Album review: Frightened Rabbit - Painting of a Panic Attack
PUBLISHED: 08:00 02 May 2016
Anyone unfamiliar with Frightened Rabbit’s output would be wise to heed the glowering grey skies, bleak landscape and anonymous industrial outpost of the cover art; this is no fanciful flutter through the lighter musings of heart and mind.
The fifth full-length from these indie stalwarts, who landed a major label deal in 2010, is as emotionally wrought as we’ve come to expect.
Sonically and aesthetically, they sit on a lonely, blustery outcrop situated somewhere between fellow Scots The Twilight Sad and Snow Patrol – neither as acerbic or doomy as the former, nor as flaccid as the latter.
And there’s plenty who identify with the band’s cerebral, glum but sometimes uplifting take on angst and ennui - take the dappled synth that reflects the light in the lyrics on Blood Under The Bridge’s (“I’ve found a way to make the best of a flaw”).
Aaron Dessner, of feted US alt-miserablists The National, takes on production duties for the first time, but his is a light-touch approach that doesn’t distract from frontman Scott Hutchison’s dark wit.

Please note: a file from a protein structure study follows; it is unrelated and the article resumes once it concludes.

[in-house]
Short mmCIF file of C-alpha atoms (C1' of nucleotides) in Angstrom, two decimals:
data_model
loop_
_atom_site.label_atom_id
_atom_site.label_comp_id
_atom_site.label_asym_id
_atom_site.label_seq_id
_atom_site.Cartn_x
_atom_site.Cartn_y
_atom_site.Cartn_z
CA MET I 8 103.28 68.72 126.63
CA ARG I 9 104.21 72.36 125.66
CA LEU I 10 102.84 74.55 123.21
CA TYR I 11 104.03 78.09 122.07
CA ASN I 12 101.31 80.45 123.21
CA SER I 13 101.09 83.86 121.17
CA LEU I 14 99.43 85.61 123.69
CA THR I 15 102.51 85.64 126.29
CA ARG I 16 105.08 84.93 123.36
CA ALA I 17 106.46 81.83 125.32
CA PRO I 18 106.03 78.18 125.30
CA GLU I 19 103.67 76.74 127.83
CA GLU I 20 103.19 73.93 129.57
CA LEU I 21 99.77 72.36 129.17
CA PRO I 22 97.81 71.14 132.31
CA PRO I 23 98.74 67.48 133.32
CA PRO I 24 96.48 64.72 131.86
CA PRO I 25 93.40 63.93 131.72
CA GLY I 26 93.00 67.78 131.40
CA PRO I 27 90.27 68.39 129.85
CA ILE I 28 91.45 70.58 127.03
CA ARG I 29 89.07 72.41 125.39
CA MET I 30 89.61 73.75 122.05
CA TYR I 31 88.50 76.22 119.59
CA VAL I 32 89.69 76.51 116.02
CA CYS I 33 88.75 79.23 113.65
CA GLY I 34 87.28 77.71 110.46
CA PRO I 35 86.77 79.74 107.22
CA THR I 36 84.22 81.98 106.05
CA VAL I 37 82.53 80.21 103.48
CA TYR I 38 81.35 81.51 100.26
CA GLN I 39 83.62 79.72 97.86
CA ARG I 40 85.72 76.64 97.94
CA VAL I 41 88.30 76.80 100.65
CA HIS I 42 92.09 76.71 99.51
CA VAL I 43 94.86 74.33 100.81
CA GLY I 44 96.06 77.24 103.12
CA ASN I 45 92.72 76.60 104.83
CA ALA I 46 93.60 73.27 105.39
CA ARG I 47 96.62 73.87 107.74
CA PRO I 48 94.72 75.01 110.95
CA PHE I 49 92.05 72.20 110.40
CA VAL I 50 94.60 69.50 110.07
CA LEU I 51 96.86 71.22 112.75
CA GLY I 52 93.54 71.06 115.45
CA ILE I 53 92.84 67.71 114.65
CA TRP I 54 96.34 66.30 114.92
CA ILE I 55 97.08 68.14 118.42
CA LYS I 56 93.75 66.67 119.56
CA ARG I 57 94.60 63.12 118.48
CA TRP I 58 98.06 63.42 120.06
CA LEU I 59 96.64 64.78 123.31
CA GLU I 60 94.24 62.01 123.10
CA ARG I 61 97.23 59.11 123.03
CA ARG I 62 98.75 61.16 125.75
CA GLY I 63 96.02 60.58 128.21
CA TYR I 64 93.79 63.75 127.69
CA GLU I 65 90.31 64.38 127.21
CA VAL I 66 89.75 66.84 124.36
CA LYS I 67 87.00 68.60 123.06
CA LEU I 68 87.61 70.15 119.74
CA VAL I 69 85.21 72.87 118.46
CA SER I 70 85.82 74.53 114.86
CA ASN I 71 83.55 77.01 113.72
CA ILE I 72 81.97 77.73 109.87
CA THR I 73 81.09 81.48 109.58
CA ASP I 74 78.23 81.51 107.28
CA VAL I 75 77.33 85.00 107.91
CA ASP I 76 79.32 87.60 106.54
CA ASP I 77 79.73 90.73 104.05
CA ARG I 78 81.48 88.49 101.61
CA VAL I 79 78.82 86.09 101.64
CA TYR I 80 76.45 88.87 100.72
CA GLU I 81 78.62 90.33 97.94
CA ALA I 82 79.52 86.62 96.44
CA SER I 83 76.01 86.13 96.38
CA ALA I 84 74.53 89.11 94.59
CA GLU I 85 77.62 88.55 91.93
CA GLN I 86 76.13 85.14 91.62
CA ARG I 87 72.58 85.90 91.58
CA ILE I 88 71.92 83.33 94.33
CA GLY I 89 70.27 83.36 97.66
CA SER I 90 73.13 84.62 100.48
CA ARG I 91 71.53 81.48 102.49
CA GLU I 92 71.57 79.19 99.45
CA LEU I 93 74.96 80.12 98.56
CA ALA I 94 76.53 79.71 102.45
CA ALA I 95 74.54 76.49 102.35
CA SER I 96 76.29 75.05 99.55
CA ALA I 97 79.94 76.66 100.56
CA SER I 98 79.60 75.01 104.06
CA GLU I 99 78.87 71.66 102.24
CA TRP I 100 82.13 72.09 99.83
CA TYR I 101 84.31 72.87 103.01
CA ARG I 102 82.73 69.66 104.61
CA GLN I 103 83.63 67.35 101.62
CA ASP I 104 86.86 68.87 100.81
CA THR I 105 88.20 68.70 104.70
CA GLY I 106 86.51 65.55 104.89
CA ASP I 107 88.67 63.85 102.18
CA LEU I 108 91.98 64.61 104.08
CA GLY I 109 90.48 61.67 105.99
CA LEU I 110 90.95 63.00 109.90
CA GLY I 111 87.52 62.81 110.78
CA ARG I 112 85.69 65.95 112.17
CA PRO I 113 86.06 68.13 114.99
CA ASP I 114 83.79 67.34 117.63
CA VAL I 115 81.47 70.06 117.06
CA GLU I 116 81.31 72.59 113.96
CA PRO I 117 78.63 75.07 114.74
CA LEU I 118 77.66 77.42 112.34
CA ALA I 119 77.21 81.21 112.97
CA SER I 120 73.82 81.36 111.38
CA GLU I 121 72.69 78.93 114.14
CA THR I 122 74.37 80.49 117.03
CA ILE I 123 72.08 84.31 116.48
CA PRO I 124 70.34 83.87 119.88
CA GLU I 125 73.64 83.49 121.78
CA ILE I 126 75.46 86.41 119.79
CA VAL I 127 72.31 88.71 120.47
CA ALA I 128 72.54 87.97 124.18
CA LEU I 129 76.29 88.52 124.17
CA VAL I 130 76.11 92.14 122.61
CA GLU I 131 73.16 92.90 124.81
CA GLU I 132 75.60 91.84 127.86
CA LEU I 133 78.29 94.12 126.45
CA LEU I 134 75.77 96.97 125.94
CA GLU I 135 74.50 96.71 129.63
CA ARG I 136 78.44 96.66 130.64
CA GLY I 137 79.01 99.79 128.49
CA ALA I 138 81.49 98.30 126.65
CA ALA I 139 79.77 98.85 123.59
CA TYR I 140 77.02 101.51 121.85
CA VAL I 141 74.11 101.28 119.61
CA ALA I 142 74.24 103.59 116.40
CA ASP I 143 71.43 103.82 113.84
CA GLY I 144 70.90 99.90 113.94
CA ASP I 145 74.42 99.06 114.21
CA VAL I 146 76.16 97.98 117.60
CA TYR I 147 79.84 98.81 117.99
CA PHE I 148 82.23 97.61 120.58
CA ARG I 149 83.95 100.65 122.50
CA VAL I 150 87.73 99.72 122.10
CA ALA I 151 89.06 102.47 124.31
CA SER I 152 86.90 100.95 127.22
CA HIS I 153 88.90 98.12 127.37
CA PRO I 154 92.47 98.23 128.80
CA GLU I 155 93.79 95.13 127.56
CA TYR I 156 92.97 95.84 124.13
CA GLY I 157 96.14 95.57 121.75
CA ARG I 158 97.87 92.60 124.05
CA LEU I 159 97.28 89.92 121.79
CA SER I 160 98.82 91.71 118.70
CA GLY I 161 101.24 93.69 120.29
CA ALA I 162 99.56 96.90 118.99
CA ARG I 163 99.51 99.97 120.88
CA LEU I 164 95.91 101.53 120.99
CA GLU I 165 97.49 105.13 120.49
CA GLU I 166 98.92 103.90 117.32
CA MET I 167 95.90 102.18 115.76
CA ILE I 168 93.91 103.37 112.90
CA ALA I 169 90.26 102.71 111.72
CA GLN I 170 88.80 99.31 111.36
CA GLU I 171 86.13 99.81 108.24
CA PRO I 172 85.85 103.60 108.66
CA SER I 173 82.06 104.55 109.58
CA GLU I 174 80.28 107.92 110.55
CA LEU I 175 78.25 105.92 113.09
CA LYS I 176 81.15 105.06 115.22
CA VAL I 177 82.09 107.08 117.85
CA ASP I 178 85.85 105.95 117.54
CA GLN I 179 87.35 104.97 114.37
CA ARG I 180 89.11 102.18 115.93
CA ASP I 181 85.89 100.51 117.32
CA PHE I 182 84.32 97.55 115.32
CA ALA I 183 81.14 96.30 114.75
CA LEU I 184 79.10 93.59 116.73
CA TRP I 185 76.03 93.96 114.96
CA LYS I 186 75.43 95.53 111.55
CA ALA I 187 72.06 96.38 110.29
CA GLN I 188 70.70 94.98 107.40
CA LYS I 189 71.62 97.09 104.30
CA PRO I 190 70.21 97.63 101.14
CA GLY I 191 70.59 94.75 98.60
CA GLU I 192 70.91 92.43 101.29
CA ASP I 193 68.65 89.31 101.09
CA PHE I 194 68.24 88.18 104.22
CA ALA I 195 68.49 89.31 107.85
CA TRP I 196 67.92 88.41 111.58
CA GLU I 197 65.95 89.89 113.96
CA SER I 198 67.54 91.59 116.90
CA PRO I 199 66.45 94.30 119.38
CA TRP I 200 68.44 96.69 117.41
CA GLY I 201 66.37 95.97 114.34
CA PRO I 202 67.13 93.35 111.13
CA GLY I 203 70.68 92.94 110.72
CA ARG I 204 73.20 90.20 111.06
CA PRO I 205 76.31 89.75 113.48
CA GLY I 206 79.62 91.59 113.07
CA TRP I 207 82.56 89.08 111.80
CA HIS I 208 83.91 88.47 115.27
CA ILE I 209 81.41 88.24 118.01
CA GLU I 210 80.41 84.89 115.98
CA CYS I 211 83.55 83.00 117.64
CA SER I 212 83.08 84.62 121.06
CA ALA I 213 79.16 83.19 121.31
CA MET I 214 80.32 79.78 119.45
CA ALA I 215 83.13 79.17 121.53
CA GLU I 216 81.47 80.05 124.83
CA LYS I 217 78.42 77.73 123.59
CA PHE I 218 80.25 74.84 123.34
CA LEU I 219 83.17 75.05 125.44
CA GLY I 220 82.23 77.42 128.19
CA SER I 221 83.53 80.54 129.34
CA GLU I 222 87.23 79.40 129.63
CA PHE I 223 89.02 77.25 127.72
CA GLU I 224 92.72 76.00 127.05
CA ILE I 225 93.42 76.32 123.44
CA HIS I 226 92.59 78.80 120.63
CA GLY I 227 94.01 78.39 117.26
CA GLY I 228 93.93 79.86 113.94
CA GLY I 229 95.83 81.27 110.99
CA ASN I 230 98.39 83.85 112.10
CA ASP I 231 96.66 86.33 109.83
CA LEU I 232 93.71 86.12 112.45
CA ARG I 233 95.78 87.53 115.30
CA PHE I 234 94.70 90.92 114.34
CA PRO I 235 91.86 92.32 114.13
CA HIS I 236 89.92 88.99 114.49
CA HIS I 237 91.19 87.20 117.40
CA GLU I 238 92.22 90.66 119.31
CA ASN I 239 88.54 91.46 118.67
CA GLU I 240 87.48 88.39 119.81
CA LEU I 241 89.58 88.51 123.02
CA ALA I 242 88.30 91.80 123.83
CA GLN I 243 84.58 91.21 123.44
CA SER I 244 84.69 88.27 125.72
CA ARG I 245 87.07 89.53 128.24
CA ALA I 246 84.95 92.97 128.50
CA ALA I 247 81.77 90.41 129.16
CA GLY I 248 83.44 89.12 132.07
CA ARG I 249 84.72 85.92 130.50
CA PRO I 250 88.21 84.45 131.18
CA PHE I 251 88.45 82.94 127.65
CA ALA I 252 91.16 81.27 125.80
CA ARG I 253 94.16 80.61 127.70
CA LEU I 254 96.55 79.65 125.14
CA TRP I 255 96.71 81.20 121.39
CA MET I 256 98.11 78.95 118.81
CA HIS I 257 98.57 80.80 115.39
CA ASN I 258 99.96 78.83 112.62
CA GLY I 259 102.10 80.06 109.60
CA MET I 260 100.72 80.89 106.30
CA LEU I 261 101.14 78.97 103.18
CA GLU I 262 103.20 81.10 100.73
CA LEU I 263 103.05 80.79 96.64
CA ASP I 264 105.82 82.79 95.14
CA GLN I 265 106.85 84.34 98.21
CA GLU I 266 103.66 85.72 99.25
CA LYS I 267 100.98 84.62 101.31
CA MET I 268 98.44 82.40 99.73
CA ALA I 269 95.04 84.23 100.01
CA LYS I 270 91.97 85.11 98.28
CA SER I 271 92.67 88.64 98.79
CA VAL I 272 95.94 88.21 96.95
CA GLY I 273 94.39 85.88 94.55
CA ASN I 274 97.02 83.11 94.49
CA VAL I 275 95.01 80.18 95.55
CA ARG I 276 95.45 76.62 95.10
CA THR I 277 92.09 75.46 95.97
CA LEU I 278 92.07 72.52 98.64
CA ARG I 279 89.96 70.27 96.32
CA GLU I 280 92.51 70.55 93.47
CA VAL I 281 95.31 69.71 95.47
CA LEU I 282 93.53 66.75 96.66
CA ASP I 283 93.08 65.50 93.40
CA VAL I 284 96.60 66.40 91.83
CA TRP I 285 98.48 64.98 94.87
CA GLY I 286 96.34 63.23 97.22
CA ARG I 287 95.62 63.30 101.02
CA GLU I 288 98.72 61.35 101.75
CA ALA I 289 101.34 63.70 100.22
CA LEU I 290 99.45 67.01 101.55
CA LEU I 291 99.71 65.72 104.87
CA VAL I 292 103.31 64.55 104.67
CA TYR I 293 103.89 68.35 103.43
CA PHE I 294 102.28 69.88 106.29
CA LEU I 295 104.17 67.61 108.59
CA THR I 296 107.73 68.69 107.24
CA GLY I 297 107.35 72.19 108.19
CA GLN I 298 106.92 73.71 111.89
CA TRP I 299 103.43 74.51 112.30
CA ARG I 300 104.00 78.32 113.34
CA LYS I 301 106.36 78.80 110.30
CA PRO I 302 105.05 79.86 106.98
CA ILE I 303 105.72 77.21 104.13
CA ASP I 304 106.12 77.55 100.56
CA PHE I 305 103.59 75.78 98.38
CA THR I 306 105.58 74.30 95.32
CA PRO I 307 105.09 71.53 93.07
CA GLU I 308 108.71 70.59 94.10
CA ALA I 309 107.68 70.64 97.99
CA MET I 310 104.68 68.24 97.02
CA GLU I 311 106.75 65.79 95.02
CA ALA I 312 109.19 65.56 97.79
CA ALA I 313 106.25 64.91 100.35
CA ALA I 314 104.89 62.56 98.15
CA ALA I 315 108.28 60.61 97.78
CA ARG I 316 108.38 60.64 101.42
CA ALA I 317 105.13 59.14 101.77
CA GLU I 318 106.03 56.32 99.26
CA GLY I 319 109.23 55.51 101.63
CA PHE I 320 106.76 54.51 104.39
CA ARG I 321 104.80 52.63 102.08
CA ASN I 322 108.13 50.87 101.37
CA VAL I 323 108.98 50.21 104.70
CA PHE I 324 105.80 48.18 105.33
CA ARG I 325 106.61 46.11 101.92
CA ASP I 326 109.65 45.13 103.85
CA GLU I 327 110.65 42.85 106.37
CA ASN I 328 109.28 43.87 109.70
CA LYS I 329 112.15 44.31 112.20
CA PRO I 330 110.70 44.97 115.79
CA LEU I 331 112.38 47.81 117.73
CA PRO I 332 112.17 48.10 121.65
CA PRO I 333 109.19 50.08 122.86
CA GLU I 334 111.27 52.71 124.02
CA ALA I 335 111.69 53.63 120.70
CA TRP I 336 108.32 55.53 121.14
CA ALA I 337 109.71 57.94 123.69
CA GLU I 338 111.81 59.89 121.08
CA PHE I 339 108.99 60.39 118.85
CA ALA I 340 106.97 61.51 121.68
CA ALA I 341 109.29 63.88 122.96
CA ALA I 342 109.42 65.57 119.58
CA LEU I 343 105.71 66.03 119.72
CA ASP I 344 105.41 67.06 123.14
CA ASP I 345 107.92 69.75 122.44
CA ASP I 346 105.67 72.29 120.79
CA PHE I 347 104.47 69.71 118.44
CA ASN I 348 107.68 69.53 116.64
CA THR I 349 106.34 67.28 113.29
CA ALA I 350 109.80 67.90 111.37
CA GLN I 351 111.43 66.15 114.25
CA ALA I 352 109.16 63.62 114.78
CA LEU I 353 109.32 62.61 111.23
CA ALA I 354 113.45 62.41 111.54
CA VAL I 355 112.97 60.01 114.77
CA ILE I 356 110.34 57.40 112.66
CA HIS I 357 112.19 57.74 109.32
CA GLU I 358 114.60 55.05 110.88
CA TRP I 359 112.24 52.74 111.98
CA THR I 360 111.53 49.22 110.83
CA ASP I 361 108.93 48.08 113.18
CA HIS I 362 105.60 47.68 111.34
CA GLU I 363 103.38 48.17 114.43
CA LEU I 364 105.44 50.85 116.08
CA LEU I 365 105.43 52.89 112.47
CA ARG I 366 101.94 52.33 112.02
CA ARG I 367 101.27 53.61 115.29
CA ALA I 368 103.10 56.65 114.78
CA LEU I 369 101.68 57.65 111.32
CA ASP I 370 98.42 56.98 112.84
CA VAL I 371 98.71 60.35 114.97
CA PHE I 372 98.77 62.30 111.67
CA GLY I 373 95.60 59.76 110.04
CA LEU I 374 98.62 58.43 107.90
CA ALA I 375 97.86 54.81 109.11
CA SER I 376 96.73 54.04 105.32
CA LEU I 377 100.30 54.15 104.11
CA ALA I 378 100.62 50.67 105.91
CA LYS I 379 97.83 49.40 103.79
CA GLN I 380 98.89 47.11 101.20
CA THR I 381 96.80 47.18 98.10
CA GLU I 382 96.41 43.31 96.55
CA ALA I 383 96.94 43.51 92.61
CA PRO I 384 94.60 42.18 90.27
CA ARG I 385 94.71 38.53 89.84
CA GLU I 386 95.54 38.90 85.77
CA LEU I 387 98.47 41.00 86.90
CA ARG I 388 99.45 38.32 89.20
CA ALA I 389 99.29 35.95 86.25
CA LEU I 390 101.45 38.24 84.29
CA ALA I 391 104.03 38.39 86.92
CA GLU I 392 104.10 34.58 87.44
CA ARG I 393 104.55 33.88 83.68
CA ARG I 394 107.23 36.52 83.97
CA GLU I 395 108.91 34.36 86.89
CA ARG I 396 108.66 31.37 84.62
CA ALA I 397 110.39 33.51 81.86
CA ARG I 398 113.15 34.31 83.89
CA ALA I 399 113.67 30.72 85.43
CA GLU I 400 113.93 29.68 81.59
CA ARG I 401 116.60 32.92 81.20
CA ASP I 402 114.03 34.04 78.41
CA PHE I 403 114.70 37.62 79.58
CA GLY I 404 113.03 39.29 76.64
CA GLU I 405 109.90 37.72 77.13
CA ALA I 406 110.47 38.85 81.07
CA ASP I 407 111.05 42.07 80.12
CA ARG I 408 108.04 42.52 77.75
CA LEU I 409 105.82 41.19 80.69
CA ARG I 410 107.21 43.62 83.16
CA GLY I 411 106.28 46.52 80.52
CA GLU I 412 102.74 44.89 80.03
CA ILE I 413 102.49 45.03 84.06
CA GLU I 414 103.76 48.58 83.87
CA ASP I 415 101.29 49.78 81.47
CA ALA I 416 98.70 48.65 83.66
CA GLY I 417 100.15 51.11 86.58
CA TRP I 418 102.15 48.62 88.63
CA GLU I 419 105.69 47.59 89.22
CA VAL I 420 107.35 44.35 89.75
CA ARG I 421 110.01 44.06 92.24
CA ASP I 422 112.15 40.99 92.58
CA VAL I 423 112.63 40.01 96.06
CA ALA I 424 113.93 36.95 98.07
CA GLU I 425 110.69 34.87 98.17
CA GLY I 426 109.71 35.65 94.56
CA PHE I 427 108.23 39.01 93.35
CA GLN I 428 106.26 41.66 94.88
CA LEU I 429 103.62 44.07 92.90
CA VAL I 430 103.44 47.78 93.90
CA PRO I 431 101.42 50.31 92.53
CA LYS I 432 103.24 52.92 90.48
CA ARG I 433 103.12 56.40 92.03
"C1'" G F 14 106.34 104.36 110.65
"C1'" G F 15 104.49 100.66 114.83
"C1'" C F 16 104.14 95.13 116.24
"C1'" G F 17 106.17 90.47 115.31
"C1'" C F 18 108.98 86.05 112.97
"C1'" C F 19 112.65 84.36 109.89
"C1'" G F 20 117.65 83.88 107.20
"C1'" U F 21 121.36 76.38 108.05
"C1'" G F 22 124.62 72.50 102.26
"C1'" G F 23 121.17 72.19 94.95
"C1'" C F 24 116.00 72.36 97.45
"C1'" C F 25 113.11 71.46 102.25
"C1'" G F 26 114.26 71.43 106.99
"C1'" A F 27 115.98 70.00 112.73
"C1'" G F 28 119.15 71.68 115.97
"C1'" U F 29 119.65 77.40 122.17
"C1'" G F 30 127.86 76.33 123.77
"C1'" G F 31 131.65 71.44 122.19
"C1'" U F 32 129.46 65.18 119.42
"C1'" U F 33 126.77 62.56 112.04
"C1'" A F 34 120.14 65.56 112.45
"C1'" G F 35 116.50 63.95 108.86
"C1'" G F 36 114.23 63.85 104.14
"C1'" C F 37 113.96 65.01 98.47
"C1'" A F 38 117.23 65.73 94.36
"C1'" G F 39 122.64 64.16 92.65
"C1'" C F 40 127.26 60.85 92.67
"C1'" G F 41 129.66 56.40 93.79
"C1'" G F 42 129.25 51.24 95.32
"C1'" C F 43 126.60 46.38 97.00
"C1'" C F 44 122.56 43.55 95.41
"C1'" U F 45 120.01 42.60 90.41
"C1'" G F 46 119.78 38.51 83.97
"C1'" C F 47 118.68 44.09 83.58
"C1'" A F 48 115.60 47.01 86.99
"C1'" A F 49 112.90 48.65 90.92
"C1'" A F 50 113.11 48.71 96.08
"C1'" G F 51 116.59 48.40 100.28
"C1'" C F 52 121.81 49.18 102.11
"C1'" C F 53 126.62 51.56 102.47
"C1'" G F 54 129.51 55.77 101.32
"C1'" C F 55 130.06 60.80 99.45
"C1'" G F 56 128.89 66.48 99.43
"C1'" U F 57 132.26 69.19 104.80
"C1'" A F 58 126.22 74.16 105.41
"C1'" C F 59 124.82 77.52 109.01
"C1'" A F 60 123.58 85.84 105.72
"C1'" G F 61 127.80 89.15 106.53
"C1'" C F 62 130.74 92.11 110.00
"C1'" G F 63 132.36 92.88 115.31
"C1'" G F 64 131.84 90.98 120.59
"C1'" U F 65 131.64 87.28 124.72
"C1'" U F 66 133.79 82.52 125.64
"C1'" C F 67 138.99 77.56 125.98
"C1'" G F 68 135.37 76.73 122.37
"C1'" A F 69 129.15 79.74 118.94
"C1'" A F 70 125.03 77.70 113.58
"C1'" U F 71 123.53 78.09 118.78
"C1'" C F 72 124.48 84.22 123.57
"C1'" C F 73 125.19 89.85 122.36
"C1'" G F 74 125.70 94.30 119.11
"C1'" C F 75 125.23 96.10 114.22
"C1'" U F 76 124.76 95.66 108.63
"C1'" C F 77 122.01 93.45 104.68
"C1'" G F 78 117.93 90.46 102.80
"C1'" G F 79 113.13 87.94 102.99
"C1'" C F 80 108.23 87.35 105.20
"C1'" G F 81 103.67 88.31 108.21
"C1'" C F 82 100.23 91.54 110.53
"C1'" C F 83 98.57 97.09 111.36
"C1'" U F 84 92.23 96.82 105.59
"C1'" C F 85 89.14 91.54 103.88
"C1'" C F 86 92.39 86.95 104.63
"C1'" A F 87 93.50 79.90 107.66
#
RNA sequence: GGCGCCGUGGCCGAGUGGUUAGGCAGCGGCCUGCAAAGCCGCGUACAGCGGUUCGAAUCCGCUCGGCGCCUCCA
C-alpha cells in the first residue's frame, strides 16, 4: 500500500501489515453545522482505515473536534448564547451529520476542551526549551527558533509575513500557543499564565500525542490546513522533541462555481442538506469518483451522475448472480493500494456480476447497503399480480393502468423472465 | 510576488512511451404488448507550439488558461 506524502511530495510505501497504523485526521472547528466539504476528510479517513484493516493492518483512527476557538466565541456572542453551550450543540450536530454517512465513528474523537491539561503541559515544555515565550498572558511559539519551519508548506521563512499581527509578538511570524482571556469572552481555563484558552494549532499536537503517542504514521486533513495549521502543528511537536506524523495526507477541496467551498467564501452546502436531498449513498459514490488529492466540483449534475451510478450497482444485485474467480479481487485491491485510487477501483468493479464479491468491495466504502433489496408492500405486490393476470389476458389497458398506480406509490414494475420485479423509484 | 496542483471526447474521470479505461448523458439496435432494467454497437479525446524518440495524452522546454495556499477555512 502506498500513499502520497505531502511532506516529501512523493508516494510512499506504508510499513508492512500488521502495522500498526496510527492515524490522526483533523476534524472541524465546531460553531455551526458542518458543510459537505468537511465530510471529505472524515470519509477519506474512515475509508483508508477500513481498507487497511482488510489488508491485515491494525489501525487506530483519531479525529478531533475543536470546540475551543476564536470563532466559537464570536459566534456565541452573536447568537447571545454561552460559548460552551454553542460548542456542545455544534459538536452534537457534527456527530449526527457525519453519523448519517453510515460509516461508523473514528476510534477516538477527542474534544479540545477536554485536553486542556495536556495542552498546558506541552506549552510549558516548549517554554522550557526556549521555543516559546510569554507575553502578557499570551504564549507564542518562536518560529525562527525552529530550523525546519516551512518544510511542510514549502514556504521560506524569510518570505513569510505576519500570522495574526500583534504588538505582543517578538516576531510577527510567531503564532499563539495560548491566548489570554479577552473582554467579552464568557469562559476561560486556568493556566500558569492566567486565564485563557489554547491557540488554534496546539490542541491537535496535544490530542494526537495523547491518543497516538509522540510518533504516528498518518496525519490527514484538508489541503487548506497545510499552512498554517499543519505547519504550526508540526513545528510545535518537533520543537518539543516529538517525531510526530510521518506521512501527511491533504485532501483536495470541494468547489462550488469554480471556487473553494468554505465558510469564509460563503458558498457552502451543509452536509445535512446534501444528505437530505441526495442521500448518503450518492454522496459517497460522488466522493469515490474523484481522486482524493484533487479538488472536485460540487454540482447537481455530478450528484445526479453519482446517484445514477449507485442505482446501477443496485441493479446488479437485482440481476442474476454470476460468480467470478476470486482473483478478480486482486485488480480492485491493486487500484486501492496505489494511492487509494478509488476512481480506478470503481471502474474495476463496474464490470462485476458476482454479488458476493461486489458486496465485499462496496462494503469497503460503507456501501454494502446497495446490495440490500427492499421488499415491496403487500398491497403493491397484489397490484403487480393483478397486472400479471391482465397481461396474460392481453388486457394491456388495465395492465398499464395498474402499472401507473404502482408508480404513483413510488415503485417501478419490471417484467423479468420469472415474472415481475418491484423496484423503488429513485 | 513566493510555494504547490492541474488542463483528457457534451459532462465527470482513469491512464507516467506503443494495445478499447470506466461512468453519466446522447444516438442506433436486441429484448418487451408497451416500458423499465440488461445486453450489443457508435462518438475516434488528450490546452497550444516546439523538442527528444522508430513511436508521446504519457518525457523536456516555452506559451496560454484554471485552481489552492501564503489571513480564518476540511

His pen was sharpened by a relocation to LA and its contrasts of rich and poor, and his own sense of discovery and homesickness.
Lump Street, one of several highlights, evokes a place of misery with shards of guitar, reverb and synths soundtracking a raconteur’s lyrics (“a broken jaw behind the dogtooth smile”) and building to a thundering drum-and-guitar climax.
This, along with a fistful of other morose but moving numbers, could see them grace the likes of the Brixton Academy once again.
Rating: 4/5 stars
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